I have a problem. I am offered a solution. Do I take it? Yes. Well, usually.
But, why do some people habitually resist a solution when it’s presented to them?
First, let’s look at an example.
Last Friday I presented at the New York City Public Library. Topic was How to Be a Good Networker. It’s the second time I’ve presented there and I LOVE doing it because I
can tell the info I’m giving them is useful. I know this because of the engagement during the class plus the reviews they fill out afterwards.
But, an interesting thing happened to me before the class started this time. I always try to engage the attendees before I begin to 1) warm me up and 2) build a rapport with them. Well, this time my pre-presentation engagement attempt backfired!
Here’s how it went down with a lady in the audience:
Me: Glad you all made it today considering the bad weather!
She: Oh yes, I’m glad you made it too. Was concerned it would be canceled.
Me: Ah, I’m only a 10 minute cab ride away.
She: DON’T SAY YOU TAKE CABS TO A ROOM FULL OF UNEMPLOYED PEOPLE.
Yikes. Now let’s pause here. My attempt to build rapport ain’t going well. But, screw that because my main goal is to serve the audience members and help them reach their goals. So, the #1 thing is to move past the dis and try and help her get employment.
Me: Oh, what industry are you in?
She: I’m in payroll management.
Me: Oh, wow, my brother is a payroll manager for Greyhound.
Me: Yep, and I’d be happy to introduce you. He lives in Texas but might have some contacts in NYC that could help you out.
Me: Cool, follow up with me after the class and I’ll be glad to make the introduction.
Boom. Problem? Unemployed payroll manager. Solution? Introduce her to my brother in payroll management to help her get a job.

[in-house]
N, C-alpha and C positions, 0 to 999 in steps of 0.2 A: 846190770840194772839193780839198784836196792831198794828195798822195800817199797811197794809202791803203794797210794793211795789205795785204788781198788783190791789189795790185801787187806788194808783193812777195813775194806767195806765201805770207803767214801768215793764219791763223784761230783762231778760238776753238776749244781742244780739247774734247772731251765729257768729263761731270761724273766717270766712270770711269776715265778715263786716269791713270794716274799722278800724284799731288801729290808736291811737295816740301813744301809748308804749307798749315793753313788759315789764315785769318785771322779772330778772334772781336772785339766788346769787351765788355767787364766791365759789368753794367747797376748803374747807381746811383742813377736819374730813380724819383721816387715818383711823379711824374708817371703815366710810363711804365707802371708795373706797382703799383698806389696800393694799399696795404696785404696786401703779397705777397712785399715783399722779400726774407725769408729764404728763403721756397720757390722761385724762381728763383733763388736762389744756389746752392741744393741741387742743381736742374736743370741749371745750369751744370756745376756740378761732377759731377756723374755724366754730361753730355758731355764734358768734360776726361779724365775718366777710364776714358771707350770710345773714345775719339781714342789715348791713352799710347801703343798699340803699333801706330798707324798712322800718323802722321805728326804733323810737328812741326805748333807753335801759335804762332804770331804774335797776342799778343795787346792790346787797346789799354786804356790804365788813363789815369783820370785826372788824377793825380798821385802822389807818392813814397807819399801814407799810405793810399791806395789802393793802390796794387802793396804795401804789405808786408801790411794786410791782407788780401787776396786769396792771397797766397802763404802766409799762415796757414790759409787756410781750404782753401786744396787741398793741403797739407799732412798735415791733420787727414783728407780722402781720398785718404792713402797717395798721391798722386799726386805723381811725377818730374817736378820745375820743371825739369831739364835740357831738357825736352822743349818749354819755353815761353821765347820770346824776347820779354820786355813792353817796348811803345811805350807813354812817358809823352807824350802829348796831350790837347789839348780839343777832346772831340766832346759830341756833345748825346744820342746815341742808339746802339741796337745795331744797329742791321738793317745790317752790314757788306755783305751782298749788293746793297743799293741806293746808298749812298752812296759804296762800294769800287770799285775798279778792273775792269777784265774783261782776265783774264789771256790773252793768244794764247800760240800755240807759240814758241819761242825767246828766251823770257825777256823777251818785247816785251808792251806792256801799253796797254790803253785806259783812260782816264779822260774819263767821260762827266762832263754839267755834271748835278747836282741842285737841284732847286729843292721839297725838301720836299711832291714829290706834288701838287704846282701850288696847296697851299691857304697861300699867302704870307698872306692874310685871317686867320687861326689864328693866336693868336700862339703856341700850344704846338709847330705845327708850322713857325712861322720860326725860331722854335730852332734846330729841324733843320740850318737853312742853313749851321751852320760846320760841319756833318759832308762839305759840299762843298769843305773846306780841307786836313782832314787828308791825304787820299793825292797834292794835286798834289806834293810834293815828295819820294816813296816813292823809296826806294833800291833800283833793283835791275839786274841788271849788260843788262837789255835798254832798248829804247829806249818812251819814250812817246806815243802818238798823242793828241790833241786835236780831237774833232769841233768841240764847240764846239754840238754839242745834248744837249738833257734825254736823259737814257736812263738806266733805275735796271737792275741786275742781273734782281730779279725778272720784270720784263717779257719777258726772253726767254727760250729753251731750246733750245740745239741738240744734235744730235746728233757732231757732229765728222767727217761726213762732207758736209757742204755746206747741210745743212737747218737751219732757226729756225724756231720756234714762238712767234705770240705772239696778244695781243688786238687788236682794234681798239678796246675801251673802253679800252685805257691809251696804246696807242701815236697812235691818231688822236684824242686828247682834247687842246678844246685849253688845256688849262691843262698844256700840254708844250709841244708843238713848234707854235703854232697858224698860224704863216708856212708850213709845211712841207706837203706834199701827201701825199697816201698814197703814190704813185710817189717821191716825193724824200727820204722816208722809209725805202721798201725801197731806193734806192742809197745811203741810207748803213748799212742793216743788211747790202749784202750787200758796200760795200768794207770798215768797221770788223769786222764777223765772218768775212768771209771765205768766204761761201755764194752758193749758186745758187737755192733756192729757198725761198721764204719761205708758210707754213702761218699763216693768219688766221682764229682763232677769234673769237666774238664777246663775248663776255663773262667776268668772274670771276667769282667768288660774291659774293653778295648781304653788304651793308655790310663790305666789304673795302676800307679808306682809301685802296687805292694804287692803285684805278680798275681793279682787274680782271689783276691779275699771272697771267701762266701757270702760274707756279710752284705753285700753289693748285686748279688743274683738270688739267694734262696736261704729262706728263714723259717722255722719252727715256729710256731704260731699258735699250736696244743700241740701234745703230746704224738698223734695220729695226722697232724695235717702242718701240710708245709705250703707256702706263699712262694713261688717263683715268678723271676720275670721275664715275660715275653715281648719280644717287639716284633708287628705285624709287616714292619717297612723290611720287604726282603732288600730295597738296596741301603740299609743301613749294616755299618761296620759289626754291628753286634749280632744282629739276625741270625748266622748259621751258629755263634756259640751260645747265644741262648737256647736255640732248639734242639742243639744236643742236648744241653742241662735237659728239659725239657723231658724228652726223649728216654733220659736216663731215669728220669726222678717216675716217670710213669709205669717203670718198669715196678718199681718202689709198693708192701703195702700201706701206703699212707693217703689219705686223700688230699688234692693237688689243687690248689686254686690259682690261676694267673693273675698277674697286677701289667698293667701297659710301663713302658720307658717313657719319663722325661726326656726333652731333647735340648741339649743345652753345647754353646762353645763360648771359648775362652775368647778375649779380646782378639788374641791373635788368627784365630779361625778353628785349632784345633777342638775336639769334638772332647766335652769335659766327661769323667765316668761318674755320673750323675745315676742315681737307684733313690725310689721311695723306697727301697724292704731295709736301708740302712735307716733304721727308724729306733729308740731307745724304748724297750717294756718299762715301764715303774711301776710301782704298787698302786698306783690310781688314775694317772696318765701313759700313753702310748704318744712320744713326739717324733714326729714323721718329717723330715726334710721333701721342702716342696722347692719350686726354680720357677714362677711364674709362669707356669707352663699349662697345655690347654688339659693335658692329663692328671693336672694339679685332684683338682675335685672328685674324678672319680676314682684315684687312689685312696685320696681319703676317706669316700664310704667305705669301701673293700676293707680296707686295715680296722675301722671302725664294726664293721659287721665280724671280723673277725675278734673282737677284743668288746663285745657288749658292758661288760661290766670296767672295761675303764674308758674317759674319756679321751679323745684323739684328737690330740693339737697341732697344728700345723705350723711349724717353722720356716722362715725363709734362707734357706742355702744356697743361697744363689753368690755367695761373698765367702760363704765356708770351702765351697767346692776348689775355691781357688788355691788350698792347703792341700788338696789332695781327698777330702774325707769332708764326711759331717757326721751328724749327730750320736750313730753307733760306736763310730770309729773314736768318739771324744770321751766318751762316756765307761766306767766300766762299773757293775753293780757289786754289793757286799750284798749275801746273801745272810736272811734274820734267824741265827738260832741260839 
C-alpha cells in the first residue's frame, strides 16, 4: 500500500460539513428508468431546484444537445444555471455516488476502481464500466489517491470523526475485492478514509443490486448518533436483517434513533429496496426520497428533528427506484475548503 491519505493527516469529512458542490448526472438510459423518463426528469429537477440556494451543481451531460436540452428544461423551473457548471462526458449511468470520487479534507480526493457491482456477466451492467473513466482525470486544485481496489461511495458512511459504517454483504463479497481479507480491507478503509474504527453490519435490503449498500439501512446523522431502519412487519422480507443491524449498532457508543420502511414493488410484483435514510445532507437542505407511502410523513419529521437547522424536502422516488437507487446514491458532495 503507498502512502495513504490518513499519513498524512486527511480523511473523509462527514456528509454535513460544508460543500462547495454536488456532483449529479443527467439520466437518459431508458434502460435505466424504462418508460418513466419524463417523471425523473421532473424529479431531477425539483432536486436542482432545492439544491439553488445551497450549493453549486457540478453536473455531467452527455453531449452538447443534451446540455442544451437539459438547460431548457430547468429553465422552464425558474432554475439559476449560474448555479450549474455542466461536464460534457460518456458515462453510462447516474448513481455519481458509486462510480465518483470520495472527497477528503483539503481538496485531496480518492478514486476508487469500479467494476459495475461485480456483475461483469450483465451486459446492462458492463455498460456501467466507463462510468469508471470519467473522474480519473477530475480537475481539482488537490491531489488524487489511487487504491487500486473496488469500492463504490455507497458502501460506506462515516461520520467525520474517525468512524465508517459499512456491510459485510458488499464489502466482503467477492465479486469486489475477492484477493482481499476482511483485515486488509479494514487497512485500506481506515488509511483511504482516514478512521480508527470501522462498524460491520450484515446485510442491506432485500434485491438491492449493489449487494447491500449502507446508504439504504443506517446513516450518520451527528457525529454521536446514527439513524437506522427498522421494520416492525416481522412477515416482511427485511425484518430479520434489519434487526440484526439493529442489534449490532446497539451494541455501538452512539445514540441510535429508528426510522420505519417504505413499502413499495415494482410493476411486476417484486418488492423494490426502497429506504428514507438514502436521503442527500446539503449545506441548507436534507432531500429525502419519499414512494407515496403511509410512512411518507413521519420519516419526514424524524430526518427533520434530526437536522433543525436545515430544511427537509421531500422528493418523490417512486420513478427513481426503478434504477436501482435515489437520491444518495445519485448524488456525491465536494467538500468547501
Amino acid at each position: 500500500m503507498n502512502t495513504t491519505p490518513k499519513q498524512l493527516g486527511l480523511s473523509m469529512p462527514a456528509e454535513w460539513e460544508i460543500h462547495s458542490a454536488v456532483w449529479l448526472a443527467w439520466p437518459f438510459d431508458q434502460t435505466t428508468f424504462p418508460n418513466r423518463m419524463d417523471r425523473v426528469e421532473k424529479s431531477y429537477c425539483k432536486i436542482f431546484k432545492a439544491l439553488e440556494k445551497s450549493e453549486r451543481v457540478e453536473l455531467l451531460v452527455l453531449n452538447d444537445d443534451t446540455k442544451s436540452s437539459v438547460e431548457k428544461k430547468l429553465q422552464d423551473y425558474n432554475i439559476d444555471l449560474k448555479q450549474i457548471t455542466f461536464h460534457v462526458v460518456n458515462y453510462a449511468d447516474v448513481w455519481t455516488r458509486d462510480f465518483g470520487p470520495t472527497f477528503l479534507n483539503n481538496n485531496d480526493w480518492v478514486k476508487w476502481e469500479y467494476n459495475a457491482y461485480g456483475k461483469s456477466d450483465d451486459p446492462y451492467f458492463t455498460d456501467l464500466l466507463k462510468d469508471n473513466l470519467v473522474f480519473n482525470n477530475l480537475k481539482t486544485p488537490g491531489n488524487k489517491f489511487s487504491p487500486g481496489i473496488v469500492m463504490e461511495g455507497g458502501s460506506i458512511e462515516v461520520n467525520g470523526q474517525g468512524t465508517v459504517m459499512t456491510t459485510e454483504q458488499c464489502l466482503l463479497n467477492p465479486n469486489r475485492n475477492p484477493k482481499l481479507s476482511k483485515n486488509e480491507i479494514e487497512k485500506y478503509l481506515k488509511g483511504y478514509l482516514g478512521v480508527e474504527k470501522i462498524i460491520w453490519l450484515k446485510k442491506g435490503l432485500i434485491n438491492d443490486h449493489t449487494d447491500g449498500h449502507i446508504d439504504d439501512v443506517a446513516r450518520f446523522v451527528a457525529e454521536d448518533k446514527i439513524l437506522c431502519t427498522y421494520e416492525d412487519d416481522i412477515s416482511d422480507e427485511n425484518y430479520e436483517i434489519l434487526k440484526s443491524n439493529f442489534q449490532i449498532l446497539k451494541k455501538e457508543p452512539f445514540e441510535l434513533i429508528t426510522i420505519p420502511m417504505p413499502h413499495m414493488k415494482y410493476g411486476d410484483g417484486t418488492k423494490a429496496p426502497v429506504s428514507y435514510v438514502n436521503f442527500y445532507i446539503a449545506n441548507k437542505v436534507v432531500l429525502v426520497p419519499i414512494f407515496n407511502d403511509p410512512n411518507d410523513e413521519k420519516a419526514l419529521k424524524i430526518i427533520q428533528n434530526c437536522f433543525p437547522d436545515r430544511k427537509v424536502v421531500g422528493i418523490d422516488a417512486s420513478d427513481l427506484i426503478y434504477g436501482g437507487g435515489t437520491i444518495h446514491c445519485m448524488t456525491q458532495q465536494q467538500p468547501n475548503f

Done and done. Right?
WRONG. She. Never. Followed. Up.
Now, why, why, WHY would she not follow up?
And, let’s take a bigger step back from the example. I actually offered to help and jump on a call with everyone in the audience. I’d say 30% of them got my card and of that only 3% followed up with an email afterwards. Nobody actually asked for help. And during my presentation I made it a point to say it’s important to follow up within 48 hours and to ask for help from others.
Now they either don’t believe I can help them out or they do think I can help and for whatever reason they did not follow up.
For simplicity purposes let’s assume they think I can help them. So, the question is, why didn’t they follow up?
This is an age-old question. And, quite frankly, I’m guilty of it too. I’ve seen things that could be the solution to my problems and I don’t act on it. I don’t do it for the following reasons:
- Too busy doing “other stuff”
- Don’t see finding a solution to my problem as a priority
The common theme from all those 3 things is it simply isn’t important enough for me to act on. Because if something is super important to you, you follow up, right?
So the next time I teach a class I’m going to focus on ways to help people determine if following up is important to them.
Here are four questions to ask ourselves:
1. What good things could happen if I follow up?
2. What bad things could happen if I follow up?
3. Why do I want a solution to my problem?
4. Where will my life be in 6 months, 1 year and 5 years from now if I don’t find a solution?
After answering those you will know if it’s a priority or not. If it is a priority you will now have enough associated pain/pleasure to take action.
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